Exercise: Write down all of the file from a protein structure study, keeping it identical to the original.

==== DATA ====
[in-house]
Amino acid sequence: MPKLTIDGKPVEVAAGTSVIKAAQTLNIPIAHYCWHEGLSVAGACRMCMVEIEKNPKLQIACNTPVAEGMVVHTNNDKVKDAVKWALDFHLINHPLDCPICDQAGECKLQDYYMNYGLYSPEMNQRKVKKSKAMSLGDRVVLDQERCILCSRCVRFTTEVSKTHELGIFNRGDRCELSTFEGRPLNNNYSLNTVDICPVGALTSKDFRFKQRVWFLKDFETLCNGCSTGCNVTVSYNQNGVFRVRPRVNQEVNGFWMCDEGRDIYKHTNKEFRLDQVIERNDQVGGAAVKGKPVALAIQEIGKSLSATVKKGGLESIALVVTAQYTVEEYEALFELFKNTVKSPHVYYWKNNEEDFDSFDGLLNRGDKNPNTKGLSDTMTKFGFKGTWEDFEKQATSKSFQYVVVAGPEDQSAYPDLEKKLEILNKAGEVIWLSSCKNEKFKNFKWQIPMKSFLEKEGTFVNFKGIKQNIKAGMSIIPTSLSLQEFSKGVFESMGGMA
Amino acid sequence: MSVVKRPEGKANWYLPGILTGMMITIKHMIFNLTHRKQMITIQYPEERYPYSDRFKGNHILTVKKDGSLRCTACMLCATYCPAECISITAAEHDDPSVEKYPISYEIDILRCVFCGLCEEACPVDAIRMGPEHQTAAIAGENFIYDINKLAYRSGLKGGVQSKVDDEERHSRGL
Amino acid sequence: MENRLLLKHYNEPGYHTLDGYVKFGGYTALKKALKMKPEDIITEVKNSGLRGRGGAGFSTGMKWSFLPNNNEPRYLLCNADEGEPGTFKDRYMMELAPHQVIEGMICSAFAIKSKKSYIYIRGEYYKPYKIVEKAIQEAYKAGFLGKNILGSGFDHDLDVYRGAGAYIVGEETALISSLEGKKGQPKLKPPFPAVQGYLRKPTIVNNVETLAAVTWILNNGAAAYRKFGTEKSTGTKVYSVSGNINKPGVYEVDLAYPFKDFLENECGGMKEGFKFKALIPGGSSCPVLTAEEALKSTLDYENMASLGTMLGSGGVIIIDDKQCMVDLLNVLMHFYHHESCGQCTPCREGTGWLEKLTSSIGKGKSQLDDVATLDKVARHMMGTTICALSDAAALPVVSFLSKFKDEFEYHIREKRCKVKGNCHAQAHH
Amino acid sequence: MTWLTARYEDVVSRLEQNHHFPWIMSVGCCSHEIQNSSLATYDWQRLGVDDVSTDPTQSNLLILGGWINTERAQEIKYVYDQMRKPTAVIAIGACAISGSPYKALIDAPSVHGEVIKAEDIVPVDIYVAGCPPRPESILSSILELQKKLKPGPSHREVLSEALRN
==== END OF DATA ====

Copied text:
[in-house]
Amino acid sequence: MPKLTIDGKPVEVAAGTSVIKAAQTLNIPIAHYCWHEGLSVAGACRMCMVEIEKNPKLQIACNTPVAEGMVVHTNNDKVKDAVKWALDFHLINHPLDCPICDQAGECKLQDYYMNYGLYSPEMNQRKVKKSKAMSLGDRVVLDQERCILCSRCVRFTTEVSKTHELGIFNRGDRCELSTFEGRPLNNNYSLNTVDICPVGALTSKDFRFKQRVWFLKDFETLCNGCSTGCNVTVSYNQNGVFRVRPRVNQEVNGFWMCDEGRDIYKHTNKEFRLDQVIERNDQVGGAAVKGKPVALAIQEIGKSLSATVKKGGLESIALVVTAQYTVEEYEALFELFKNTVKSPHVYYWKNNEEDFDSFDGLLNRGDKNPNTKGLSDTMTKFGFKGTWEDFEKQATSKSFQYVVVAGPEDQSAYPDLEKKLEILNKAGEVIWLSSCKNEKFKNFKWQIPMKSFLEKEGTFVNFKGIKQNIKAGMSIIPTSLSLQEFSKGVFESMGGMA
Amino acid sequence: MSVVKRPEGKANWYLPGILTGMMITIKHMIFNLTHRKQMITIQYPEERYPYSDRFKGNHILTVKKDGSLRCTACMLCATYCPAECISITAAEHDDPSVEKYPISYEIDILRCVFCGLCEEACPVDAIRMGPEHQTAAIAGENFIYDINKLAYRSGLKGGVQSKVDDEERHSRGL
Amino acid sequence: MENRLLLKHYNEPGYHTLDGYVKFGGYTALKKALKMKPEDIITEVKNSGLRGRGGAGFSTGMKWSFLPNNNEPRYLLCNADEGEPGTFKDRYMMELAPHQVIEGMICSAFAIKSKKSYIYIRGEYYKPYKIVEKAIQEAYKAGFLGKNILGSGFDHDLDVYRGAGAYIVGEETALISSLEGKKGQPKLKPPFPAVQGYLRKPTIVNNVETLAAVTWILNNGAAAYRKFGTEKSTGTKVYSVSGNINKPGVYEVDLAYPFKDFLENECGGMKEGFKFKALIPGGSSCPVLTAEEALKSTLDYENMASLGTMLGSGGVIIIDDKQCMVDLLNVLMHFYHHESCGQCTPCREGTGWLEKLTSSIGKGKSQLDDVATLDKVARHMMGTTICALSDAAALPVVSFLSKFKDEFEYHIREKRCKVKGNCHAQAHH
Amino acid sequence: MTWLTARYEDVVSRLEQNHHFPWIMSVGCCSHEIQNSSLATYDWQRLGVDDVSTDPTQSNLLILGGWINTERAQEIKYVYDQMRKPTAVIAIGACAISGSPYKALIDAPSVHGEVIKAEDIVPVDIYVAGCPPRPESILSSILELQKKLKPGPSHREVLSEALRN